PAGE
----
Women and Investing: 5 Ways to Approach Risk More Comfortably
The standard cliché describing the difference between men and women investors is that men tend to be more daredevil, motivated by risk-taking, while women tend to veer away from potential risk and tread more cautiously in search of guaranteed security. Borrowing from the 1992 bestseller, in some ways it might be said that men invest on Mars while women invest on Venus.
While neither gender is a homogenous group, research data show that their investing patterns do differ in ways that can offer worthwhile lessons for both sides of the Mars-Venus debate. Generally speaking, when it comes to women and investing, women might want to think about investing a greater share of their assets and taking on a greater degree of risk appropriate for their age, situation and financial goals. Meanwhile, male investors would benefit learning the value of patience and the effect it can have on portfolio performance from their female counterparts.
The first step to learning is a better understanding of some of the more generally acknowledged differences between the genders. Here’s what the data show:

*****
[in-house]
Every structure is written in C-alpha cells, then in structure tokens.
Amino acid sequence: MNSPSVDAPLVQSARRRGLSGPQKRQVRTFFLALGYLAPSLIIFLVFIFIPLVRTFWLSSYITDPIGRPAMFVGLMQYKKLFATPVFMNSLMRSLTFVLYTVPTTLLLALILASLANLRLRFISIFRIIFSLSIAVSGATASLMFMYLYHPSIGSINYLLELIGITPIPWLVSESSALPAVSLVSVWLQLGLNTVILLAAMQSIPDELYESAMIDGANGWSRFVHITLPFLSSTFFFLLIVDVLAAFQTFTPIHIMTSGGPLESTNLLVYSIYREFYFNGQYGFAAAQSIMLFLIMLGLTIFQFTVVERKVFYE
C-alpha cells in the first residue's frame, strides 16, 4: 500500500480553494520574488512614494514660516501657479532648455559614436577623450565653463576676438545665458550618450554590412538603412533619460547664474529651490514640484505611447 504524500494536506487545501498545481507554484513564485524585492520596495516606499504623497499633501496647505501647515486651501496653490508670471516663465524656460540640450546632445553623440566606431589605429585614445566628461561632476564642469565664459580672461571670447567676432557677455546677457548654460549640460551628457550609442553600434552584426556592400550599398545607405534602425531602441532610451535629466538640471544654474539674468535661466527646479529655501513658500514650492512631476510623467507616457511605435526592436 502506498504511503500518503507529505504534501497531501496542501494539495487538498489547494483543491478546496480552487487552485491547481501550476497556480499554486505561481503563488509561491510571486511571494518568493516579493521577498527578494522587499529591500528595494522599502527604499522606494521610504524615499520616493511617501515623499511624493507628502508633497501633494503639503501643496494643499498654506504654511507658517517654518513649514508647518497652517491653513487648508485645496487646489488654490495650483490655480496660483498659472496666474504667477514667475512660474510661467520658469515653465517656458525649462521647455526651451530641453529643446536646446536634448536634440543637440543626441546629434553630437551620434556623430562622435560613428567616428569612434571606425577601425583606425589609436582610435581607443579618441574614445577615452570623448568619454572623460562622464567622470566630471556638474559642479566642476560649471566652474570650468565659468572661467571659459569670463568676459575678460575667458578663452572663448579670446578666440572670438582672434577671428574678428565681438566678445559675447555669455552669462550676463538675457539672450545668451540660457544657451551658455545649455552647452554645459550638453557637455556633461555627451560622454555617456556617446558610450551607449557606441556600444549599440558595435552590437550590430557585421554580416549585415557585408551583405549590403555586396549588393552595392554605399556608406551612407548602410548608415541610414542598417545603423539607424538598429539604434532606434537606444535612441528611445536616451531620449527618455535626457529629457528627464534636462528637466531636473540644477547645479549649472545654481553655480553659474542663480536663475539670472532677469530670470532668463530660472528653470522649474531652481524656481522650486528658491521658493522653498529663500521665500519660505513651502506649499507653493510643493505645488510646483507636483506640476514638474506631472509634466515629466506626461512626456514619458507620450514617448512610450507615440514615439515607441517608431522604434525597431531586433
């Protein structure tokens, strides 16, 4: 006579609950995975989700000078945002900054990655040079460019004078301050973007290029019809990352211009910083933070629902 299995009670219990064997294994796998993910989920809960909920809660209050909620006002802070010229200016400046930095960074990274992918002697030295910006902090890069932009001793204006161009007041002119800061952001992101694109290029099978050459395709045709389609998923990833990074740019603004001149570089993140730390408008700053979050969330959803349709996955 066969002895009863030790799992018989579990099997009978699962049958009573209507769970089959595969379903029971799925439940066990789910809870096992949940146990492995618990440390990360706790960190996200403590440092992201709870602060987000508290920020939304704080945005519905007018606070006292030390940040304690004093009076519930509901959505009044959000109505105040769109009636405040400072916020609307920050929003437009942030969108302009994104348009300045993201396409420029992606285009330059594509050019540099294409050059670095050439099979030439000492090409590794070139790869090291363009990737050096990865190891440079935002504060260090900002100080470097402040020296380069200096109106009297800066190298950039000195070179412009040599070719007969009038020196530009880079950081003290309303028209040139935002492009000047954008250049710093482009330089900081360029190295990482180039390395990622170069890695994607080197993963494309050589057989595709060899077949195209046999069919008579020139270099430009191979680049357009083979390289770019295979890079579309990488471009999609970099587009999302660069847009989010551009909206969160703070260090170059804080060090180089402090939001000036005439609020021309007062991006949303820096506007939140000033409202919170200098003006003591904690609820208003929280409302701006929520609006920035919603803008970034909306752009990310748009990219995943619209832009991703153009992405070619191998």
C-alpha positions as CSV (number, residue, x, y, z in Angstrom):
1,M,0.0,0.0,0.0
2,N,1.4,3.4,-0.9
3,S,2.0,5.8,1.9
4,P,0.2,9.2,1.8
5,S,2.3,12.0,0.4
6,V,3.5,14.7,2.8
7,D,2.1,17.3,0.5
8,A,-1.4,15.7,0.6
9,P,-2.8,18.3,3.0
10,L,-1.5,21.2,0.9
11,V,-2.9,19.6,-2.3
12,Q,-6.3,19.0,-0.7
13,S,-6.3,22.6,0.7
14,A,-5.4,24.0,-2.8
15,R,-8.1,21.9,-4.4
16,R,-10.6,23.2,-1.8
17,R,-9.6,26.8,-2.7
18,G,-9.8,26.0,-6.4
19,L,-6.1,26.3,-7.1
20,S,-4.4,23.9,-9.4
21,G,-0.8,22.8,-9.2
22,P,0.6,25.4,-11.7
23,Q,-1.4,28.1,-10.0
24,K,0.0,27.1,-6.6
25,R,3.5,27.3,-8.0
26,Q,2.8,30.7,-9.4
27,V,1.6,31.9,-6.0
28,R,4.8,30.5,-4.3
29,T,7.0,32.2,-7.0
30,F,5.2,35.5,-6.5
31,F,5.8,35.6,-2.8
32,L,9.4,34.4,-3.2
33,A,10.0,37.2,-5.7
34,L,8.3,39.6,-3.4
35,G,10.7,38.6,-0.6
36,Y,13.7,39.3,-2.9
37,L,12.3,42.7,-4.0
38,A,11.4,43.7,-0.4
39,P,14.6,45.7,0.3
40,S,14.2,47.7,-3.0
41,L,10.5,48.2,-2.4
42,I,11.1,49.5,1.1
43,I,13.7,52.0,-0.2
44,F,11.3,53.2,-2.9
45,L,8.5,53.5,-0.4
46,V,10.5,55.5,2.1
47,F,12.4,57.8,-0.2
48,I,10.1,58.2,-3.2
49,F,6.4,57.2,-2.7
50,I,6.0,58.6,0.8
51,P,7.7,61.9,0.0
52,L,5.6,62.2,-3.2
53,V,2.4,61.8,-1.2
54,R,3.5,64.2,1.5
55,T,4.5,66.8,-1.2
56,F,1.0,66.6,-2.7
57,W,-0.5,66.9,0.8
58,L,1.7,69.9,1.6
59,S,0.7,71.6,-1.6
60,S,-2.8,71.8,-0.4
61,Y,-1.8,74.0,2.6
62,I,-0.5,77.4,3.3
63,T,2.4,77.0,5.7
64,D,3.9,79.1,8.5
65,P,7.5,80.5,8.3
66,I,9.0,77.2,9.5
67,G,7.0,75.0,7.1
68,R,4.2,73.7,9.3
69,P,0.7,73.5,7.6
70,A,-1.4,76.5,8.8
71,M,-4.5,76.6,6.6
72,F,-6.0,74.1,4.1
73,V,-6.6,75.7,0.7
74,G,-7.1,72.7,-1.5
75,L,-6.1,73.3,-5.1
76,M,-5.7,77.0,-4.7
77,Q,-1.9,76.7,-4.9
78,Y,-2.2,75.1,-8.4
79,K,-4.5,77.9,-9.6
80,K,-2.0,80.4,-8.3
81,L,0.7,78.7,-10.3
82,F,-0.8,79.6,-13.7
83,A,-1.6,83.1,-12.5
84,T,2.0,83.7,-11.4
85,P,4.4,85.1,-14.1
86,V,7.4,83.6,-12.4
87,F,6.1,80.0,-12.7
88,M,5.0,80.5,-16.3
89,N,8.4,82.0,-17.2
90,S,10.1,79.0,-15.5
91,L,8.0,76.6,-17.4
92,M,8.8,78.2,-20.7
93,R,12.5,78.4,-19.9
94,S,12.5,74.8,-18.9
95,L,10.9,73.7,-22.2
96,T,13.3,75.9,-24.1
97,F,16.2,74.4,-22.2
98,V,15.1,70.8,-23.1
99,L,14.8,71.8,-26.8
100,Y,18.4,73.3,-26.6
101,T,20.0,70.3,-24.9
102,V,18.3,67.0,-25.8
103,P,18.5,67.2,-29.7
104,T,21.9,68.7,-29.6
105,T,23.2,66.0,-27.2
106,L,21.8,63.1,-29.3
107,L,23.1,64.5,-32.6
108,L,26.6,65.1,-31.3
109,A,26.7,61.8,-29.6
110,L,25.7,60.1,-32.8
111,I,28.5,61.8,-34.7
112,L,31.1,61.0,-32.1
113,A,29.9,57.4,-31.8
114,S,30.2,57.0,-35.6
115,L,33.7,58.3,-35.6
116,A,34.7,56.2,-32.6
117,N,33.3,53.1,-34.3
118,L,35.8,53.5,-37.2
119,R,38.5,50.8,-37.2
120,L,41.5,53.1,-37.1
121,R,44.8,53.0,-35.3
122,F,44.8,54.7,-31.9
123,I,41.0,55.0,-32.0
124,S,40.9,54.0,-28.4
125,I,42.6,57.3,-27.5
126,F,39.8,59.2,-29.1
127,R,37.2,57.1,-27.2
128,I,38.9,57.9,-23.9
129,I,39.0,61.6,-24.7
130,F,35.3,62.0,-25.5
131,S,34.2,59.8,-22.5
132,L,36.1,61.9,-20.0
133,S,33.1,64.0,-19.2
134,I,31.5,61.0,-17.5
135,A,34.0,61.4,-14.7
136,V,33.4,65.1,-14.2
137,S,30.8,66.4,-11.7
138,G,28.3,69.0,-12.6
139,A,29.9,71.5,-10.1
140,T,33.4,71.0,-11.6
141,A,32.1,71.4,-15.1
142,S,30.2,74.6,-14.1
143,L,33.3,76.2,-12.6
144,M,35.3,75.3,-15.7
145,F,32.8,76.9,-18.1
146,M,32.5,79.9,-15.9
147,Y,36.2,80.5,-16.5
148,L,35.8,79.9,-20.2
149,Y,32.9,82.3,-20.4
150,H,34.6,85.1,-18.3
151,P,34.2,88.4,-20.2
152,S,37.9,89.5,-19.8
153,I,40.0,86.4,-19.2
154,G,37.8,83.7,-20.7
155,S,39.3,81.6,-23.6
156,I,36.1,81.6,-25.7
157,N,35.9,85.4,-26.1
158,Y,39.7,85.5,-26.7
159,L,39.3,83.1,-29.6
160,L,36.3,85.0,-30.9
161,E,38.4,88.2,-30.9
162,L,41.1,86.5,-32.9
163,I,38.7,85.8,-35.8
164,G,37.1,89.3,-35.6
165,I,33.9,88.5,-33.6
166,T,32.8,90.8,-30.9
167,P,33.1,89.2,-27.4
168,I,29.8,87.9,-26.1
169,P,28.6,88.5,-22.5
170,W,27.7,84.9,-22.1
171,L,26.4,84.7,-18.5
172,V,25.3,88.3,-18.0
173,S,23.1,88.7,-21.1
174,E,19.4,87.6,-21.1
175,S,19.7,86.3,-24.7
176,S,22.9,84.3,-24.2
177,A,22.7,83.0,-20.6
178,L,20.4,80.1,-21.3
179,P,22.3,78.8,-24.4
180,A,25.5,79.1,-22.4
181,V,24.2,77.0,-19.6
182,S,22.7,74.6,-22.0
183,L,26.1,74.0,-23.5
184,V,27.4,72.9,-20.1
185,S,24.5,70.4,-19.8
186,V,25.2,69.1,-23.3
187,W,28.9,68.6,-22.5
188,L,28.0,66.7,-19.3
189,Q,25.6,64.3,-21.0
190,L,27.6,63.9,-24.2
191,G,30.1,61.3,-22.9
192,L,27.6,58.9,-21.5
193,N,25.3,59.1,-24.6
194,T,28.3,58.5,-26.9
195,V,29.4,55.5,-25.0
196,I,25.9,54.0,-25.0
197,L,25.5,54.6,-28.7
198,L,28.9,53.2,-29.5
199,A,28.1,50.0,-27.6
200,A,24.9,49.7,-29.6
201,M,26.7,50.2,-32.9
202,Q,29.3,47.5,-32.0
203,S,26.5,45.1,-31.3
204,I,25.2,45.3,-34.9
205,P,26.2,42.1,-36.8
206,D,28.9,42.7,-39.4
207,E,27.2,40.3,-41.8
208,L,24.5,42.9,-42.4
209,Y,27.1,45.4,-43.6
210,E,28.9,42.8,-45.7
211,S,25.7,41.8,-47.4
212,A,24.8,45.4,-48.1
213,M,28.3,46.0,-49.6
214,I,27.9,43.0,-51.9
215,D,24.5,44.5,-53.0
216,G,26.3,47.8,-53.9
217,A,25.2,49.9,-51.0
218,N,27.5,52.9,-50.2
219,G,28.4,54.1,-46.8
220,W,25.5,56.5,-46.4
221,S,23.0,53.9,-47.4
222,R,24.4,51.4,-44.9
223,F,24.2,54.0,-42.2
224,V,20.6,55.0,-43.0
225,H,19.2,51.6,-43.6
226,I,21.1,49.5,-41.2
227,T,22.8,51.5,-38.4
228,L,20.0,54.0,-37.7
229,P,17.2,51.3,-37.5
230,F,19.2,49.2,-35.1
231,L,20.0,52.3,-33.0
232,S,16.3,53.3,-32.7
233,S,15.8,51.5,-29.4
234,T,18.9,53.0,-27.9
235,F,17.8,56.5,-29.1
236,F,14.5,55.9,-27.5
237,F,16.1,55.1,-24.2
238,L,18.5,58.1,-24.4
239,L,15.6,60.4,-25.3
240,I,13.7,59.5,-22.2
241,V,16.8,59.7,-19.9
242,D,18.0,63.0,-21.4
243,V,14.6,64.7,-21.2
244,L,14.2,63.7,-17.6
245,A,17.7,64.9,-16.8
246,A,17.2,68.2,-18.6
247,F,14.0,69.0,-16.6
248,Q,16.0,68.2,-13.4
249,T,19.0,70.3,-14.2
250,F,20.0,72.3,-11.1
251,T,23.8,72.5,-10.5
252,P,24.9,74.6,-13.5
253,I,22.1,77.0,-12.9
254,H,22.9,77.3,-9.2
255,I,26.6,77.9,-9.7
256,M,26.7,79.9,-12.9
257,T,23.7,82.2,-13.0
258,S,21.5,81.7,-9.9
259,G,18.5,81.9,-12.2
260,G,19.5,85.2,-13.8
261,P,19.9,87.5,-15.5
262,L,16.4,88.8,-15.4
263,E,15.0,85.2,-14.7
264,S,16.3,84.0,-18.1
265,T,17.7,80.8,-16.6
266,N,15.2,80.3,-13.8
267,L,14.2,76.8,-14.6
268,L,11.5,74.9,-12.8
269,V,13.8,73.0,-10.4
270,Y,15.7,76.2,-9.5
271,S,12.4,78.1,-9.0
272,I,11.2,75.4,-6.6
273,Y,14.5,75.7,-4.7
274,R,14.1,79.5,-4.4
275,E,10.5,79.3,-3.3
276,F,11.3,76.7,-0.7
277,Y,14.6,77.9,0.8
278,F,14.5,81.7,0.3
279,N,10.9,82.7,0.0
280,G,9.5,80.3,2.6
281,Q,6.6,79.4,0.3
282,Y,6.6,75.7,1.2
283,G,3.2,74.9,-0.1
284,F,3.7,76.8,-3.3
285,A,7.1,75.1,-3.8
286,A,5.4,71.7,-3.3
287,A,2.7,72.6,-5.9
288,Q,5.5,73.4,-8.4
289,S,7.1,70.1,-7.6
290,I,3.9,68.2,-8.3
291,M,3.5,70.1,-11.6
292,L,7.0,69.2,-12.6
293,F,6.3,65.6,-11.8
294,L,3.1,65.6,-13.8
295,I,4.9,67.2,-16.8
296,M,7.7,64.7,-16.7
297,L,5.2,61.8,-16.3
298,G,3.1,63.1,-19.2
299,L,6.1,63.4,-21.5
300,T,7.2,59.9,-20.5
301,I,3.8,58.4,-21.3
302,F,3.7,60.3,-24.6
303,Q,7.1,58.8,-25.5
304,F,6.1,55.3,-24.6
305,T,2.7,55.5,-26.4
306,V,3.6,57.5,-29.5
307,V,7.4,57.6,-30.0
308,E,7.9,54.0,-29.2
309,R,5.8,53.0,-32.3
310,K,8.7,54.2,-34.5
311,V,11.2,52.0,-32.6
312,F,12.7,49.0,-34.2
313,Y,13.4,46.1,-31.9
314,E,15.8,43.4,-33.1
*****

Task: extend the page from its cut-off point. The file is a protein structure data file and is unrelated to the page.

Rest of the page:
Women are more patient. Across the board, men are more likely to embrace what some call a “lottery style”approach to investing—picking more speculative or lowerpriced stocks and hanging on to them at a loss, while selling off winners that stand to grow in value but take longer to deliver significant returns. Women are more patient investors than their male counterparts according to research about women and investing. They tend to take a “buy-and-hold” approach and trade less frequently, even during a downturn.
Women are more resistant to risk. There is inherent risk in any investment, among which is potential loss of principal, and maintaining an awareness of this is of benefit to the investor. But women’s heightened risk-sensitivity and lower investment risk tolerance has dual implications: while they’re better than their male counterparts at the “buy-and-hold” approach, they are more likely to focus on stocks with good track records, limiting their upside opportunities by missing out on riskier, but more lucrative, investments that can deliver strong returns over time. Since the purpose of investing is to earn maximum profit at minimal risk, a certain level of risk needs to be undertaken to earn a decent level of return. In the end, it is better to be risk-diverse.
Women are less confident investors. While women tend to feel confident when it comes to financial matters like the family budget, a recent study found that only about half (52 percent) say they are confident about investing, compared to 68 percent of men. Some research shows though that this lack of confidence is unwarranted based on portfolio performance. A 2017 study found women’s portfolios outperforming men’s by an average of around 0.4 percent, while a 2018 study found them seeing 1.8 percent higher returns.